For Anna, there was no single mo- ment of “conversion,” no sudden break from one state of mind to the next. If there is a boundary between health and insanity, Anna felt her- self creeping across it with pained self-awareness. She remembered as a teenager feeling dismayed by her mother’s inability to communicate: her thoughts no longer conformed to the “laws that literally allow us to make sense.” Now Anna worried that she, too, had somehow been un- moored from the rhythms of every- day life. Occasionally she could read dense academic texts, but other times she couldn’t follow more than a few lines. She stopped going to class. Time no longer felt as if it passed: each moment had become discon- nected from the next. She would lie in bed for hours, with the lights off,
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watching the play of shadows on a wall that she wasn’t sure existed.
An elegant and scrupulous writer, Anna was often dismayed to look back at earlier pages of her journal and see notes about futuristic mind experiments involving implanted memories and telepathy, or the phys- ics of a new sphere of reality. In col- lege, she had romanticized madness, but this was insanity as cliché. It of- fered no revelation. Knowing that these thoughts were just “symp- toms”—a word that struck her as overburdened with consonants— didn’t diminish their force. She struggled to create some theory that would explain why people seemed so phony and lifeless and small, as if they could be manipulated in her fingers. She considered many possi- bilities: they were marionettes, ro- bots, drawings, automatons, agents of an omniscient godhead. Eventually, she settled on paper figurines. It was never a conclusion with which she was content, just the one that seemed to border on reasonable. She would walk down the streets talking to herself and didn’t care that people were staring at her, because they were only made of paper.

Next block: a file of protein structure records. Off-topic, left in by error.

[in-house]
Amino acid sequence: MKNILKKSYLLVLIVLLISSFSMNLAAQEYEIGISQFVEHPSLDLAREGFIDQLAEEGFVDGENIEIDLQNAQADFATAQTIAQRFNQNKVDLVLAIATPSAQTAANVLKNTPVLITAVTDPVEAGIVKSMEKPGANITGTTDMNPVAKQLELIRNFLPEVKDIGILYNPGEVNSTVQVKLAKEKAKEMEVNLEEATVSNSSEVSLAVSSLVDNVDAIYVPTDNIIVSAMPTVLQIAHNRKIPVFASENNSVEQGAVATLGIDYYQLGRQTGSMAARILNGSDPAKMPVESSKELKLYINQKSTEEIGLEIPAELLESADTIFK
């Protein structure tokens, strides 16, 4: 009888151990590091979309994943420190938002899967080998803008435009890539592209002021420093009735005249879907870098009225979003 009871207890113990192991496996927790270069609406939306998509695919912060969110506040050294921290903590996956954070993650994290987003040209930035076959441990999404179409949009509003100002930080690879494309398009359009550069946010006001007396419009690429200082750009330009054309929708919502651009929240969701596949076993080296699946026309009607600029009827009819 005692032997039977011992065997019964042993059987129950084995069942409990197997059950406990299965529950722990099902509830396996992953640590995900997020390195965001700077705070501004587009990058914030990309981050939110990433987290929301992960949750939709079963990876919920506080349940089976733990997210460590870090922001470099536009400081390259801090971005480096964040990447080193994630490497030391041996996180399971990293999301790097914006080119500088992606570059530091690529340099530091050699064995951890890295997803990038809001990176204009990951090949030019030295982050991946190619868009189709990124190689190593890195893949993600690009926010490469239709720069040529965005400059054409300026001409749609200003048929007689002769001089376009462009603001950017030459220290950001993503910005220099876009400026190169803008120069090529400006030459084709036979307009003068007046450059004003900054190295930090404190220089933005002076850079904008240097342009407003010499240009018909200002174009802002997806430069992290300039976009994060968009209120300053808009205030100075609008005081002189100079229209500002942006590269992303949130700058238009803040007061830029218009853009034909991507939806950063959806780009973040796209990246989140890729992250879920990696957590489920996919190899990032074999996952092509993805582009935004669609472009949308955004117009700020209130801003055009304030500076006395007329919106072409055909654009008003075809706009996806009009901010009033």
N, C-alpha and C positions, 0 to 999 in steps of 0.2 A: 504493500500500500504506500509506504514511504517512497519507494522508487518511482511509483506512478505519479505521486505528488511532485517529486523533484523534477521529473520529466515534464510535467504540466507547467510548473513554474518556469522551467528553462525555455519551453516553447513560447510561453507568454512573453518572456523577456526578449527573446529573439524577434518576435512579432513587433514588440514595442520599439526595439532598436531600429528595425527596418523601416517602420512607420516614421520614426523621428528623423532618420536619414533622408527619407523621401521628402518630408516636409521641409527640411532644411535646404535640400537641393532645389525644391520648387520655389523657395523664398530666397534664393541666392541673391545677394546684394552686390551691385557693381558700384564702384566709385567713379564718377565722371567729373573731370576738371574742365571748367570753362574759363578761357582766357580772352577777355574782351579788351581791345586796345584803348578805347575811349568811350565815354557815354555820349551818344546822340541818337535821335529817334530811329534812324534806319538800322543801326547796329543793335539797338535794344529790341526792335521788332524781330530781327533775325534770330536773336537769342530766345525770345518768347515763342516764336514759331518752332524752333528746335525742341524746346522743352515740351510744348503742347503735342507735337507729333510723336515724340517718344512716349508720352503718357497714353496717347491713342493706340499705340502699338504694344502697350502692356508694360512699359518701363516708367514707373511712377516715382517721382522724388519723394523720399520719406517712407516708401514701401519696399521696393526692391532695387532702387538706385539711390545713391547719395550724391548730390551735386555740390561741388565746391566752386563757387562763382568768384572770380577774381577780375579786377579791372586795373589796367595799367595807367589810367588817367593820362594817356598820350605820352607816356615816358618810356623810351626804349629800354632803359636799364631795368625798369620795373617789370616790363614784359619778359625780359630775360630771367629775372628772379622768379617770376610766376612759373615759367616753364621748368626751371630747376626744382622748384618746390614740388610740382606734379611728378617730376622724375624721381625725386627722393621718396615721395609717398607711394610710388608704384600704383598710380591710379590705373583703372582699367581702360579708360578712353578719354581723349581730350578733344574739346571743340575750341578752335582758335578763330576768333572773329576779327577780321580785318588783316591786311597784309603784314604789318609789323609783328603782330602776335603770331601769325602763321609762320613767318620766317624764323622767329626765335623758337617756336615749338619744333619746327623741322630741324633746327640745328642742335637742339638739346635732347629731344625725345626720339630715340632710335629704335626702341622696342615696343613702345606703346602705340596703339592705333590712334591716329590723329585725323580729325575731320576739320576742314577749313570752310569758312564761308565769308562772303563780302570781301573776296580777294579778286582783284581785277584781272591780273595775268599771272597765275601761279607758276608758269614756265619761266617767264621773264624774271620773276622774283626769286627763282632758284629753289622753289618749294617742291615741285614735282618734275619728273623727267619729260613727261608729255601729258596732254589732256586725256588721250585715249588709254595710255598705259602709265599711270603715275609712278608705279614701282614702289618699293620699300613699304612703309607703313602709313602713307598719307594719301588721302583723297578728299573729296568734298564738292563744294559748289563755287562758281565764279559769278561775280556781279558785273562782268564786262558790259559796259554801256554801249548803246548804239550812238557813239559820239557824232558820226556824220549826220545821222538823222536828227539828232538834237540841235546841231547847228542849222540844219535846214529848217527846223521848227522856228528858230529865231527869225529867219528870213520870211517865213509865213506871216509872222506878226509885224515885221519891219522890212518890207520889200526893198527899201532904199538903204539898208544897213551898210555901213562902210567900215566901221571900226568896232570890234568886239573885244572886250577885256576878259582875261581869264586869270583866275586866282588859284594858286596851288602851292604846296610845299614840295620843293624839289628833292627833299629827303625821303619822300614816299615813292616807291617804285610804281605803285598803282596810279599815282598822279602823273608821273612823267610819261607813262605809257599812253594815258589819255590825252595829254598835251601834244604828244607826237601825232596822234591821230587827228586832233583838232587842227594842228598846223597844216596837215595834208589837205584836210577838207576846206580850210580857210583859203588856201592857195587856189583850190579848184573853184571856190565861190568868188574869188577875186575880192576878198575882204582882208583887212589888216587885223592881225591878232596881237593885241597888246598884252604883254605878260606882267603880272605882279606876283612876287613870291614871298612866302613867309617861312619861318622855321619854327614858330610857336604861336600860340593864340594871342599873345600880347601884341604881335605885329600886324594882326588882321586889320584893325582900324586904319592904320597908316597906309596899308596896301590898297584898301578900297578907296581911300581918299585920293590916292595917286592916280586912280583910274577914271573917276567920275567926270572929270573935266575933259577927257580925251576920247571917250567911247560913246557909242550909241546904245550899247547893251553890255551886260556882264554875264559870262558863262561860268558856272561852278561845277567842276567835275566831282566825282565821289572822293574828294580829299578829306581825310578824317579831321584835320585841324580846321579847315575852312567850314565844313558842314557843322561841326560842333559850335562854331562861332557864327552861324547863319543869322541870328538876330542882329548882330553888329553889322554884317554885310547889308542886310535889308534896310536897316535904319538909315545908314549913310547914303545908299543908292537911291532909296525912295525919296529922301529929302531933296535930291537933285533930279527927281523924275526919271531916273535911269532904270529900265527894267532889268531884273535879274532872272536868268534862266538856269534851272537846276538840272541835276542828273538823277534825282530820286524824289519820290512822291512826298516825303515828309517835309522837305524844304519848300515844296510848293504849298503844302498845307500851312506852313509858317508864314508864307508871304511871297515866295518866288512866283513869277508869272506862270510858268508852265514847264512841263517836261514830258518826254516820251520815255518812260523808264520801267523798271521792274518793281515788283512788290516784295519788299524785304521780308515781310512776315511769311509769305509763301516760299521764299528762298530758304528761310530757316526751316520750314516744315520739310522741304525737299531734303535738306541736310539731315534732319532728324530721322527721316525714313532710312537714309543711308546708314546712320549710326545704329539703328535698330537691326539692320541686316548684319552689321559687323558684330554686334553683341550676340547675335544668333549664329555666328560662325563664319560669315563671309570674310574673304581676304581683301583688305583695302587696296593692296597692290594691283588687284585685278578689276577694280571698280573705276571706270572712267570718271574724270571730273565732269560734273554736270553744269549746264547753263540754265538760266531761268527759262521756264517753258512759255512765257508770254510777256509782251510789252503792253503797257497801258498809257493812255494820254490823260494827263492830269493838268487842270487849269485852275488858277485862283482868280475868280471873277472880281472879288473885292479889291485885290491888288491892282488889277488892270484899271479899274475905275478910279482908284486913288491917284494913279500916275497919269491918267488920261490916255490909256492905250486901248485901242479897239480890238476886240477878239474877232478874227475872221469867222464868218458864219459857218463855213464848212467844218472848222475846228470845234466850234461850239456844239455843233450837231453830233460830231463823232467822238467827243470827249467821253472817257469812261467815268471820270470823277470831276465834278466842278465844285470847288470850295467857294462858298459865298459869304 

A year after beginning treatment, she was briefly hospitalized after she came to the clinic incapable of utter- ing a word. She assumed that the hos- pital billed her insurance for treating schizophrenia, but she has never seen her formal diagnosis. “Schizophrenia” is a term that Dr. Rosen tends to avoid, since it implies (because of its history, and the way the DSM constructs the illness) a bleakly fixed outcome, which is often not the case.5
Anna went back and forth be- tween feeling as if there was some- thing inevitable about the cascade of symptoms and wondering wheth- er the illness might not have pro- gressed if she had gotten help even earlier, when the only trouble was a low yet constant hum of anxiety—a state of mind that, for most of us, is
5 Some psychiatrists now argue that the term “schizophrenia” shouldn’t be used at all because it describes not a coherent entity but a collection of symptoms with widely varying outcomes. In Japan, the syndrome was renamed “integration disorder” in 2002; this led to twice as many patients be- ing informed of their diagnosis.
not abnormal. But her current con- dition now shades everything that came before. Since psychiatric diag- noses are based almost entirely on the patient’s self-report—and Anna always felt that her descriptions were inadequate and distorting— she was left with the feeling that she’d somehow constructed the ill- ness herself. By naming these expe- riences, she worried she had brought them into being.